August 11, 2021 by Greg Meckbach
A federal advisory committee’s recommendation to prohibit the use of banking data in underwriting, during the proposed initial phase of open banking in Canada, is a partial but not a complete victory for Canada’s national brokers’ association.
In its final report issued Aug. 4, the Advisory Committee on Open Banking recommended that the “initial phase” of open banking, in Canada, be up and running by January, 2023.
In that proposed initial phase, banking data should not be used for underwriting insurance policies, the committee said in the report.
“Future consideration of insurance in open banking should evaluate potentially discriminatory or inequitable outcomes in insurance availability and coverage in order to ensure consumers would be protected.”
It is the possibility of using banking data for insurance – in a later phase of open banking – that raises a “red flag,” suggested Peter Braid, CEO of the Insurance Brokers Association of Canada, in an interview Wednesday. So the report is not a complete victory for IBAC because the recommendation pertains to an initial phase.
Braid emphasizes that the report is from an advisory committee and any final decision would ultimately be made by the federal finance department.
One concern IBAC has is the long-standing federal policy commitment to keep the pillars of insurance and banking separate, Braid told Canadian Underwriter.
The concern is that if a consumer gives their bank permission to share their data with other parties, what if those other parties dabble in insurance but they are not actually licensed brokers or agents?
Brokers are concerned about banks potentially doing “through the back door what they are not allowed to do through the front door,” said Braid.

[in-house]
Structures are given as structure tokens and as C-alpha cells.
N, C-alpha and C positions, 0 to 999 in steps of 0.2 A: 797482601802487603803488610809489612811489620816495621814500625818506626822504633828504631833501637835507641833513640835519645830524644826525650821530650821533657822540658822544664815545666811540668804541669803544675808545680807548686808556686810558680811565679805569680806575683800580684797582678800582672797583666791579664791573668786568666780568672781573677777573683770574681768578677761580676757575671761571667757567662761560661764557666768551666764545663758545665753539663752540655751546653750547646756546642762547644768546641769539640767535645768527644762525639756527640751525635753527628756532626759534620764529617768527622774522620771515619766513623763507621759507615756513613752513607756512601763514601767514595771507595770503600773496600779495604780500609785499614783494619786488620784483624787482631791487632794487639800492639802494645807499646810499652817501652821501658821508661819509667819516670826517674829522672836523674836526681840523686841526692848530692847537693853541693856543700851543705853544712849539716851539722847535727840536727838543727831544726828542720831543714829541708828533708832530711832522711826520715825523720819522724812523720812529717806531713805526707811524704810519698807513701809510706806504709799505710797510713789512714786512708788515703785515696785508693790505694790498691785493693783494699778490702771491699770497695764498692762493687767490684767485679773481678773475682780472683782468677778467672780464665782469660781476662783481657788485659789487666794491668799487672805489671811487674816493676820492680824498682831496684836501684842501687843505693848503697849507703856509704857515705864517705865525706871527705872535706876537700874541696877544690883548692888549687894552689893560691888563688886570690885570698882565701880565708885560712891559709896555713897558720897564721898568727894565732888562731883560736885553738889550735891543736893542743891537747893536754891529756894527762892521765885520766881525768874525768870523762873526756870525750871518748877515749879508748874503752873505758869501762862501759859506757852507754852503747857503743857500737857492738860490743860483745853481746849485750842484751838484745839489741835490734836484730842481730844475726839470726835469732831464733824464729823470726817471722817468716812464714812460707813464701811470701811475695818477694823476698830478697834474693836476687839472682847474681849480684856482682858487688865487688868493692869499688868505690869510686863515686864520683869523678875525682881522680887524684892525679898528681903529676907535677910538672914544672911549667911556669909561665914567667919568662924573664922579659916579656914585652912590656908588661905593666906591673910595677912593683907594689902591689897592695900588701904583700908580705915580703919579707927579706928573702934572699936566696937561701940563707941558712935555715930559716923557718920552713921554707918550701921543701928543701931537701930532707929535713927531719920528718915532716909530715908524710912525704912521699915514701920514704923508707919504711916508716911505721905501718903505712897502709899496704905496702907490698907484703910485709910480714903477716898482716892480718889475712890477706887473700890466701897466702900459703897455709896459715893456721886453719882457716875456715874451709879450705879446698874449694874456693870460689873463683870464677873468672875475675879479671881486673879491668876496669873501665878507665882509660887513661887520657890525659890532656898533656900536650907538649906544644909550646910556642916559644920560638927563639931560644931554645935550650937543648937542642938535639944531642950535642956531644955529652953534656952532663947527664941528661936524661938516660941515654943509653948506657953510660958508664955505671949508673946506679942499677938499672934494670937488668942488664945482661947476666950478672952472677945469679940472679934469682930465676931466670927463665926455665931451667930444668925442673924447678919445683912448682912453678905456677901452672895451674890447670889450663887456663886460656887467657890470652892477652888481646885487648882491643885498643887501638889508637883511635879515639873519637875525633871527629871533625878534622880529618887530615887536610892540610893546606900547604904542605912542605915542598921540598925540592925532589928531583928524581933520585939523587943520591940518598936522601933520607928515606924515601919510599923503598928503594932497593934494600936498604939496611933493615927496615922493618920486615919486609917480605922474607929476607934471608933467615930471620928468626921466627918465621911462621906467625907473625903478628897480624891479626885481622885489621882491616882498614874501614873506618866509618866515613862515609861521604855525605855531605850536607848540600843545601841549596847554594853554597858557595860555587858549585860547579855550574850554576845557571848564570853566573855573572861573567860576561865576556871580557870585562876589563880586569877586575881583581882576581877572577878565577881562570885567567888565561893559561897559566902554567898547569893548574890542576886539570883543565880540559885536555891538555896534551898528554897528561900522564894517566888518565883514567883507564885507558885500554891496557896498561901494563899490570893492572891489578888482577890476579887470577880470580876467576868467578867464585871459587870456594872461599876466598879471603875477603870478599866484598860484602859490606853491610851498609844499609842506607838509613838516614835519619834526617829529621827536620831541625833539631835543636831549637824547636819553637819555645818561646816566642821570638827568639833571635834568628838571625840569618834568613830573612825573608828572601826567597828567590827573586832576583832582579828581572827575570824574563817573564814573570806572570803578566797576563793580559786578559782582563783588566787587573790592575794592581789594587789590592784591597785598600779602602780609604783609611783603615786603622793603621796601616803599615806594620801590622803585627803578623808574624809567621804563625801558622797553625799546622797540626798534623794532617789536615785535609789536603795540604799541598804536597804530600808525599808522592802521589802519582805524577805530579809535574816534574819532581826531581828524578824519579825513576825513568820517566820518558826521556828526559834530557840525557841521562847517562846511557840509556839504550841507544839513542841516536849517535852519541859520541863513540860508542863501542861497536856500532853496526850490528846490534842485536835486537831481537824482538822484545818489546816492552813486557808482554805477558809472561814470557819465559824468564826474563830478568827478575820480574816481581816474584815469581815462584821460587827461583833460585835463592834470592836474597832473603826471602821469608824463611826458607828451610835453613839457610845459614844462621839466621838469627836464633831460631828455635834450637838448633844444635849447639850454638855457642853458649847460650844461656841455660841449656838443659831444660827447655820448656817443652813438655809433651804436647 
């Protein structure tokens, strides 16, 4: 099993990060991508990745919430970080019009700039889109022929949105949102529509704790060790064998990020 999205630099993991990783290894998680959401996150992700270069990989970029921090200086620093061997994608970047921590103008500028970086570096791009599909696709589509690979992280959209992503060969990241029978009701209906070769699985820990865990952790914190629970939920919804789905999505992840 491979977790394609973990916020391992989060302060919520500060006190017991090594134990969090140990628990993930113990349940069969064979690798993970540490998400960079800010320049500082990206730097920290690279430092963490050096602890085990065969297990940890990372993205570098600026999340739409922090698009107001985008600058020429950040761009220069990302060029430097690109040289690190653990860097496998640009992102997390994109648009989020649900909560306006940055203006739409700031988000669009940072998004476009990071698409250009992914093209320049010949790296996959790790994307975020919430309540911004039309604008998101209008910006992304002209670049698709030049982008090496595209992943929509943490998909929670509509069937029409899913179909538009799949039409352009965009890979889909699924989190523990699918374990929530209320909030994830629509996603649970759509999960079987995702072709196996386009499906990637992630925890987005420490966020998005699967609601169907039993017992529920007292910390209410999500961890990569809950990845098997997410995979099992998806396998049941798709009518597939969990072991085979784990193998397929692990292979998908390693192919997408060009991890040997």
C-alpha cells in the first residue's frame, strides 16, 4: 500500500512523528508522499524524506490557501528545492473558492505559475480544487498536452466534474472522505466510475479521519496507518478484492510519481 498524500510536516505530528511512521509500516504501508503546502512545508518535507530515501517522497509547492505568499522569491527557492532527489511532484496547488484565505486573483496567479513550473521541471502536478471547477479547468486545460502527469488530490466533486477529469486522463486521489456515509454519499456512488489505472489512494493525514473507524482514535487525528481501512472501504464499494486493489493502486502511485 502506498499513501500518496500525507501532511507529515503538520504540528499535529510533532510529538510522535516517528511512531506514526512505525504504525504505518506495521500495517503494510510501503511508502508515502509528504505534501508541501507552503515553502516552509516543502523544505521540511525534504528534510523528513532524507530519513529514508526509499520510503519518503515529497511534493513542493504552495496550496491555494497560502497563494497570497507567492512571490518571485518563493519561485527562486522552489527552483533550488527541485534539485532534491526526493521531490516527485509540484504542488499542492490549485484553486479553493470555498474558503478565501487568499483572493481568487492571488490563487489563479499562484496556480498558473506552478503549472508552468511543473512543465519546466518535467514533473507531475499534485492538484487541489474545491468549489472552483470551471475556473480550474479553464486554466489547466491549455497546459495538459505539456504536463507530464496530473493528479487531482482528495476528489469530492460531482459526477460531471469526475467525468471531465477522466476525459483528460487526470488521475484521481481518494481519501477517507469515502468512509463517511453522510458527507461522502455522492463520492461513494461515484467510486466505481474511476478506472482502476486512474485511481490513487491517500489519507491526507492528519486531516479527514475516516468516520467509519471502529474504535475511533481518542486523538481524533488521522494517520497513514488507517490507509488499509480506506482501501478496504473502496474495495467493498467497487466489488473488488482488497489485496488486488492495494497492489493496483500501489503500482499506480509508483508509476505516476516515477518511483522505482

“Insurance needs to be sold by a licensed professional and those regulations are governed provincially across the country.”
The federal Insurance Business (Banks and Bank Holding Companies) Regulations prohibits a bank from providing – to a carrier, agent or broker – any information respecting a customer of the bank in Canada. That applies both directly and indirectly.
IBAC made a number of recommendations to the federal government in 2019 on open banking. Among them are that requests for consumer information should be limited to only the data necessary for the proposed application. Consumers should be educated on how their data will be shared and used, as well as the potential risks associated with providing personal financial information, IBAC said at the time.
IBAC also says participating service providers, in open banking, should be required to meet standards with respect to privacy, security and operational stability. Those providers should also be regulated and accredited and a full list should be available to the public.
Essentially, open banking would mean a consumer can direct their bank to allow third-party providers to get read access to that consumer’s banking information.
Feature image via iStock.com/Kanawa_Studio